Herzog Anton Ulrich Museum
The Berlin architectural office Kuehn Malvezzi has produced a new design for the collection and visitor areas of the Herzog Anton Ulrich Museum in Braunschweig.
With its historical collection, the Herzog Anton Ulrich Museum not only preserves individual objects but also differentiated approaches to collecting, as if in a time capsule. The origins of this museum lie in the aristocratic Kunstkammer tradition. As a model of the world, as a comprehensive collection and representation of available knowledge, the Kunstkammer marks the inception of an encyclopedic knowledge system. Natural history exhibits, artifacts, art and crafts were spatially combined into a microcosm, which was understood as a representation of the macrocosm and articulated a claim over it. The predecessor of today's museum arose from the consolidation of various ducal collections and opened as a late variant of the Kunstkammer. In 1754, one year after the inauguration of the British Museum in London, the museum opened as the Herzogliches Kunst- und Naturalienkabinett (Ducal Cabinet of Art and Natural History) at Burg Dankwarderode.
The construction of a new building by Oskar Sommer, a student of Gottfried Semper who had a decade earlier built the Städelsche Kunstinstitut (Städel Art Institute) in Frankfurt am Main, marked an important breakthrough in the transition from a Kunstkammer to a bourgeois museum. With the differentiation of the individual scientific disciplines, new categories were established in the collections. The claim to universality was superseded by subdivision into special collections as the expression of a canonization of knowledge. The natural history exhibits, for example, were removed from the existing collection and transferred to the Natural History Museum. Oskar Sommer’s classicist building was instigated by the then director of the museum Herman Riegel as a tailor-made building for the parts of the collection for which he was responsible. The museum building was groundbreaking, both in terms of its technical facilities and with its interior structure featuring rooms with overhead natural light in the central axis of the first floor for the picture gallery, with double-height cabinets arranged around.
Kuehn Malvezzi’s new presentation of the collection and visitor areas begins with the activation of Oskar Sommer’s symmetry and axis-based structure. Later fixtures to the original building were removed in order to make it possible to experience the original spatial forms and sequences in their clarity. The new museological concept intentionally reinforces the characteristics of the historical building and at the same time creates a contemporary perspective on the collection and its presentation, which is based on current art-historical and conservation expertise as well as current viewing habits. The various collections such as the as the collection of prints and drawings, picture gallery, applied art, numismatic collection, sculptures and non-European art, though diverse in both content and form, are presented on an equal footing, which highlights how complex the development of the Herzog Anton Ulrich Museum has historically been.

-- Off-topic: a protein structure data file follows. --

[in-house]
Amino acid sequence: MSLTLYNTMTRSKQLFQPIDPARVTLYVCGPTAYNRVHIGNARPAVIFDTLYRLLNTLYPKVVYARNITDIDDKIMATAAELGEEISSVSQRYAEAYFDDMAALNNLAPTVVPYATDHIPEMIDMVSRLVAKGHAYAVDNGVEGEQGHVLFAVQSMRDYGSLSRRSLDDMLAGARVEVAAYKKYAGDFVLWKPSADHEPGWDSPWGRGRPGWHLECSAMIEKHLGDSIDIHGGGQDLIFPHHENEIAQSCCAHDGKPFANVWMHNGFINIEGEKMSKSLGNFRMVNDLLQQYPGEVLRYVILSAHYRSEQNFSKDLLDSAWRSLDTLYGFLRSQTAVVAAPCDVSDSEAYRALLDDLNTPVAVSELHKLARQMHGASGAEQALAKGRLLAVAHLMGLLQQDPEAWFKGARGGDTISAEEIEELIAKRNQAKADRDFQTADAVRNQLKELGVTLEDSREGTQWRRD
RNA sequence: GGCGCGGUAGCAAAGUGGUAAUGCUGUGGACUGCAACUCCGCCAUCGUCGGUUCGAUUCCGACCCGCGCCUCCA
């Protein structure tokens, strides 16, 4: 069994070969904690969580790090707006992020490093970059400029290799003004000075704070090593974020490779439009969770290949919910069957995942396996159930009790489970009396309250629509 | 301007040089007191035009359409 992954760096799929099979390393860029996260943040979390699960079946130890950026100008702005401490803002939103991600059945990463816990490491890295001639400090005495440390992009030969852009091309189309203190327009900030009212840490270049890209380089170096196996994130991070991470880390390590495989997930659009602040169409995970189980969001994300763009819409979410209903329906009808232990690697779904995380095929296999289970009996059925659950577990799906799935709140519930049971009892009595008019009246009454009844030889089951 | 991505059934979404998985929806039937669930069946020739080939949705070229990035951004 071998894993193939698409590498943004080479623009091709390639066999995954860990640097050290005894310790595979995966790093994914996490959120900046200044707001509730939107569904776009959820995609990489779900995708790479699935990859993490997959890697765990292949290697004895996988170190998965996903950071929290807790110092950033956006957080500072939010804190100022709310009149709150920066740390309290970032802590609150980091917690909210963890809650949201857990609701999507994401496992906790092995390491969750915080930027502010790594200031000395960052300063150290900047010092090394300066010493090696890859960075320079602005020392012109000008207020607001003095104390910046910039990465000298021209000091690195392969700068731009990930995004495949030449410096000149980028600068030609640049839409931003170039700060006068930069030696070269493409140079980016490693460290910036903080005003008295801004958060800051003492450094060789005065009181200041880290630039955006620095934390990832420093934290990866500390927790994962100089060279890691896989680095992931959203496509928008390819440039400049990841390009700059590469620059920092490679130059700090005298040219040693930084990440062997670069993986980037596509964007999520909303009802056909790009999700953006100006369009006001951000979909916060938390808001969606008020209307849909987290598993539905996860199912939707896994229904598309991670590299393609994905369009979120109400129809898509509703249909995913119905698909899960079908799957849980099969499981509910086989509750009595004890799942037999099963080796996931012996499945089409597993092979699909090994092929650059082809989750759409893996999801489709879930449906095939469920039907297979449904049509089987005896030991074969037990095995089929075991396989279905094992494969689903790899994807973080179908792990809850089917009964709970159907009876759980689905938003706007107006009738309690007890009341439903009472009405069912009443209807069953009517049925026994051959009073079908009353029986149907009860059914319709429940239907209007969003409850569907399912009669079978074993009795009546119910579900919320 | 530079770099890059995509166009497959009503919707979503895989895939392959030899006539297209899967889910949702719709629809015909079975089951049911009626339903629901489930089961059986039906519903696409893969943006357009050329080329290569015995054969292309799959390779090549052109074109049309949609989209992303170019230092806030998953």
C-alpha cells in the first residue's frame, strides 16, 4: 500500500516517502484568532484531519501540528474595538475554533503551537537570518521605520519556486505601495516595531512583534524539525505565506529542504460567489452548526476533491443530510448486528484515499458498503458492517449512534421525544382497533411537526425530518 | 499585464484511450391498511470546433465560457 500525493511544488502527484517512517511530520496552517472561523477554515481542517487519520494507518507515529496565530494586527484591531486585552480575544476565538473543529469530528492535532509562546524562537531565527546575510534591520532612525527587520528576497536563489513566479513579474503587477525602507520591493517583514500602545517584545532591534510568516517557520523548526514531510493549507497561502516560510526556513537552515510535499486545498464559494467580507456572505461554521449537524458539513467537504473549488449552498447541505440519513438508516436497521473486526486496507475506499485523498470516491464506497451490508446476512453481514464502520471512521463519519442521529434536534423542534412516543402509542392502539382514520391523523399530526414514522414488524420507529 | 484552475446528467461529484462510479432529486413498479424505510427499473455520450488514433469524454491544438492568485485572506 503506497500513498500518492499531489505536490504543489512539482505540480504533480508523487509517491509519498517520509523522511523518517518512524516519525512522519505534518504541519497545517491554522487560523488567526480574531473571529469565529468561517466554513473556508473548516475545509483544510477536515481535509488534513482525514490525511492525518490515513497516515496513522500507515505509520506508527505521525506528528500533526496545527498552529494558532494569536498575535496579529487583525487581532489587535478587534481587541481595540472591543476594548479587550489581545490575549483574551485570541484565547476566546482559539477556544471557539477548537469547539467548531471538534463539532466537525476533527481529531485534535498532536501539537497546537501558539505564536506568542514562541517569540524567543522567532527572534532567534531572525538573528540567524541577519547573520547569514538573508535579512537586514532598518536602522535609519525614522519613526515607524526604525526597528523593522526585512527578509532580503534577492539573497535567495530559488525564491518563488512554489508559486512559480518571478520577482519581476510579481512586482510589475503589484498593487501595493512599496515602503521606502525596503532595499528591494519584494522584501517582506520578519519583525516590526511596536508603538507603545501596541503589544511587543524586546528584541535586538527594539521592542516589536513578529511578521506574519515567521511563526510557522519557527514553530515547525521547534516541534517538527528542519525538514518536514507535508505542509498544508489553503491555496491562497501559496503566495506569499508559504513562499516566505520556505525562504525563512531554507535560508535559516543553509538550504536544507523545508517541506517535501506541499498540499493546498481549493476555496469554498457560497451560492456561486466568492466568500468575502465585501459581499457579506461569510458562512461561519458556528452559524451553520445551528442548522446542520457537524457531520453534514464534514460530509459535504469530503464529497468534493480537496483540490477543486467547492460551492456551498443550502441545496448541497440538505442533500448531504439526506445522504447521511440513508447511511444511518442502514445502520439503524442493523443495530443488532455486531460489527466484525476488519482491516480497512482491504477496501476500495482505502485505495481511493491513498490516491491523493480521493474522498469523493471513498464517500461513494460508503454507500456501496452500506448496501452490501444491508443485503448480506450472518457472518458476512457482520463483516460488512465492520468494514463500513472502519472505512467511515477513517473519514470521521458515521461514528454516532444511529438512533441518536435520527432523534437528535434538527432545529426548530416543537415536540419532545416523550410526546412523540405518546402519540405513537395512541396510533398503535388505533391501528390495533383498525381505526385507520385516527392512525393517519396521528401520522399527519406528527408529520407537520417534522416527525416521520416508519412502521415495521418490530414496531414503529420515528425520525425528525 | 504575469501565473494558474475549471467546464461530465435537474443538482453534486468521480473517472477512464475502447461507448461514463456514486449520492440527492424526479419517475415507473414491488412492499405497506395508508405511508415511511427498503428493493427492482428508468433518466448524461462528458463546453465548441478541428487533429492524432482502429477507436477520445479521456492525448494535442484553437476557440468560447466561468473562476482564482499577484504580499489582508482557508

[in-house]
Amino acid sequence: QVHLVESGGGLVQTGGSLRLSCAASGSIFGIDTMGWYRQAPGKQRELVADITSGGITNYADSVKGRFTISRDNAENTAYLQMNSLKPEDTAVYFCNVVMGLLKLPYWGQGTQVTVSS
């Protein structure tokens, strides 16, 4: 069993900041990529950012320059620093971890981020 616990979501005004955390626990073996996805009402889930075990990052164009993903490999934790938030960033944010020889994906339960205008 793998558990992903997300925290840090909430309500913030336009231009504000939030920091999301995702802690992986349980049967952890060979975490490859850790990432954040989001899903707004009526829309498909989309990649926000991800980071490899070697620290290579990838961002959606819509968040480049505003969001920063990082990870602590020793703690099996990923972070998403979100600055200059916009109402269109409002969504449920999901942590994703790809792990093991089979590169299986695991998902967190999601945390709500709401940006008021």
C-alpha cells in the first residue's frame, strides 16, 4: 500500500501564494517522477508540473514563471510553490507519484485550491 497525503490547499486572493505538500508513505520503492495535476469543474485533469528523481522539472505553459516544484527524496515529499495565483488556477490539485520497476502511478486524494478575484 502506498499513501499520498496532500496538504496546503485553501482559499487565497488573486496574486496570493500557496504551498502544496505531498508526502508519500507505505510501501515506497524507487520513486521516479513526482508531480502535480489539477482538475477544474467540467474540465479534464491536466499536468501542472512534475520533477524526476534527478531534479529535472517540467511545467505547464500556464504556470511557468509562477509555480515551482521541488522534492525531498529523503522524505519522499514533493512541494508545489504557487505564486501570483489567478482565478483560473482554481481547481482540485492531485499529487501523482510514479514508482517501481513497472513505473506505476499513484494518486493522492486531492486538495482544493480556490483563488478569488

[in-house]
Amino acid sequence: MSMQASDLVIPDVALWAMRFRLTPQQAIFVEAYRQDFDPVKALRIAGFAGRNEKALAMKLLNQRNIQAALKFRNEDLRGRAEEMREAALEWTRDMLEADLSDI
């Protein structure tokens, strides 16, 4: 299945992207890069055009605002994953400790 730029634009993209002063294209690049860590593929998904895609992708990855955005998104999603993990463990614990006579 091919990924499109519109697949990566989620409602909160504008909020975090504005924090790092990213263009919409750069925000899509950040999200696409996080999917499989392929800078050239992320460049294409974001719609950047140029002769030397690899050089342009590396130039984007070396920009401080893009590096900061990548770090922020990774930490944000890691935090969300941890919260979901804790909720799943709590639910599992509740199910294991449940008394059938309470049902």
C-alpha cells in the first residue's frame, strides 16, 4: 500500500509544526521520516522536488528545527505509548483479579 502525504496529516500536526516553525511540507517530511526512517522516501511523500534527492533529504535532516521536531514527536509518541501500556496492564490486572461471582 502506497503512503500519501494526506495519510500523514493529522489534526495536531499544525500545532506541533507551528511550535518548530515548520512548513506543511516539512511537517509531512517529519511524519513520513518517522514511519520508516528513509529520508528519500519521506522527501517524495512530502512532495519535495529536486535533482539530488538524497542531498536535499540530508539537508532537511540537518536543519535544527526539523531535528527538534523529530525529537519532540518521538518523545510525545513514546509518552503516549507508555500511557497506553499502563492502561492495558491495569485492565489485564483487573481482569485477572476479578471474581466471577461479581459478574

Layers of Color
The architectural-museological concept begins with a new color concept which combines existing color elements with new additions. The new color concept unites historical doors, updated dado areas and new fixtures with warm-neutral gray NCS S 5005-Y20R and forms a continuous reference for the entire museum. In addition to this, specific material and color scales have been developed for each part of the collection, which complement the warm-neutral concept. They open up a separate color space for each exhibit and collection, provoking new contextualization. The reactivation of historical colors and materials opens up a new perspective on the history of the building in relation to the new levels of color.
Museum in a Museum
The first exhibition hall on the ground floor is the museum of the museum itself. In a reflective examination of the history of the collection and its display, the history gallery presents the historical phases of collecting and exhibiting chronologically since the 16th century. Architectural models show the historical sites of the collection, while original display cases visualize the historical presentation forms found in the Herzog Anton Ulrich Museum. The museum in a museum concept is continued in the adjacent hall of the collection of prints and drawings in the form of specially developed new showcases. The clarity of these showcases provides a new, intensified visual experience. The display case height, viewing distance, angle of the presentation surface and the oppositely angled glass panes, the height of the object holder and the position of the integrated, glare-free lighting were developed in test series on the 1:1 model. The vitrines serve as showcases of one of the most important collections of prints and drawings in Europe, with works by Rembrandt, Dürer, Goya and Picasso among others in addition to contemporary art, as this part of the collection is the only one to have a Post-Baroque continuation.